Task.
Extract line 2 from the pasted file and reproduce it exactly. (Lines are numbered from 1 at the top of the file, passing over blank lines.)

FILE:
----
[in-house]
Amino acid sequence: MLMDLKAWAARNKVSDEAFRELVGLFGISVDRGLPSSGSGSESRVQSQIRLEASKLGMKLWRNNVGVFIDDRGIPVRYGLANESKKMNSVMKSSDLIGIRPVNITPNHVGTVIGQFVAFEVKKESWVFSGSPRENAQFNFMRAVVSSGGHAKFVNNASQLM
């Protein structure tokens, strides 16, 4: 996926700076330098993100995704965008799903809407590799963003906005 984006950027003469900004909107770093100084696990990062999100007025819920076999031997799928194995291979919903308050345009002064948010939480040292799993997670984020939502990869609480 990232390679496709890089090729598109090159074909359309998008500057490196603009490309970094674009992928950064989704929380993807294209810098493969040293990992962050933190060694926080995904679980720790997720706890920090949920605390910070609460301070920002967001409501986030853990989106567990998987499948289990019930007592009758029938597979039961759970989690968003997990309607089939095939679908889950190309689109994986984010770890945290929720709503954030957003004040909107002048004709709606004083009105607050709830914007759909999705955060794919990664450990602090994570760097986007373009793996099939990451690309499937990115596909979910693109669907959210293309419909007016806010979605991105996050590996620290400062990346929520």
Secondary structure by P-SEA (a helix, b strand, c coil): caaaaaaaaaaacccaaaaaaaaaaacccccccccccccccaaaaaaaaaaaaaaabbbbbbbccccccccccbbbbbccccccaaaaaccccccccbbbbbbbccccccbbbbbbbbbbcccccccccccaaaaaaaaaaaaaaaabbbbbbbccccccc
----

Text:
Amino acid sequence: MLMDLKAWAARNKVSDEAFRELVGLFGISVDRGLPSSGSGSESRVQSQIRLEASKLGMKLWRNNVGVFIDDRGIPVRYGLANESKKMNSVMKSSDLIGIRPVNITPNHVGTVIGQFVAFEVKKESWVFSGSPRENAQFNFMRAVVSSGGHAKFVNNASQLM